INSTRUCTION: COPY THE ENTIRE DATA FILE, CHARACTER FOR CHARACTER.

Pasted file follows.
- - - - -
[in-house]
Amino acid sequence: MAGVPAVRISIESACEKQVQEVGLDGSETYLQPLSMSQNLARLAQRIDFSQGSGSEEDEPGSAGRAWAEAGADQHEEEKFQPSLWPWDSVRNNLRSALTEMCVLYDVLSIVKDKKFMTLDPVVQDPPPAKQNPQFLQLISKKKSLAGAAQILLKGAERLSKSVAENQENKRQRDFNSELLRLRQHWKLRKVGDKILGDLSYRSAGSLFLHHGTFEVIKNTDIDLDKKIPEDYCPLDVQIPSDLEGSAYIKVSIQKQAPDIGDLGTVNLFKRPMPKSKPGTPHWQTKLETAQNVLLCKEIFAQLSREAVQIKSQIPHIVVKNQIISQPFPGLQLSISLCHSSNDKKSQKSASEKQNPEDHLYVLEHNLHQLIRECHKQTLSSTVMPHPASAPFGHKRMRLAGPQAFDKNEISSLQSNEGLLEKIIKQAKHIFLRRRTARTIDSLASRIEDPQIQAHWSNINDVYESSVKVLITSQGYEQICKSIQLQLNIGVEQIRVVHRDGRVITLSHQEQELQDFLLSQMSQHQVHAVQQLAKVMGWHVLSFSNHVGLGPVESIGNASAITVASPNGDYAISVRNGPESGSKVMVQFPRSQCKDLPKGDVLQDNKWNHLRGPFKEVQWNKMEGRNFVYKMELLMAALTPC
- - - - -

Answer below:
[in-house]
Amino acid sequence: MAGVPAVRISIESACEKQVQEVGLDGSETYLQPLSMSQNLARLAQRIDFSQGSGSEEDEPGSAGRAWAEAGADQHEEEKFQPSLWPWDSVRNNLRSALTEMCVLYDVLSIVKDKKFMTLDPVVQDPPPAKQNPQFLQLISKKKSLAGAAQILLKGAERLSKSVAENQENKRQRDFNSELLRLRQHWKLRKVGDKILGDLSYRSAGSLFLHHGTFEVIKNTDIDLDKKIPEDYCPLDVQIPSDLEGSAYIKVSIQKQAPDIGDLGTVNLFKRPMPKSKPGTPHWQTKLETAQNVLLCKEIFAQLSREAVQIKSQIPHIVVKNQIISQPFPGLQLSISLCHSSNDKKSQKSASEKQNPEDHLYVLEHNLHQLIRECHKQTLSSTVMPHPASAPFGHKRMRLAGPQAFDKNEISSLQSNEGLLEKIIKQAKHIFLRRRTARTIDSLASRIEDPQIQAHWSNINDVYESSVKVLITSQGYEQICKSIQLQLNIGVEQIRVVHRDGRVITLSHQEQELQDFLLSQMSQHQVHAVQQLAKVMGWHVLSFSNHVGLGPVESIGNASAITVASPNGDYAISVRNGPESGSKVMVQFPRSQCKDLPKGDVLQDNKWNHLRGPFKEVQWNKMEGRNFVYKMELLMAALTPC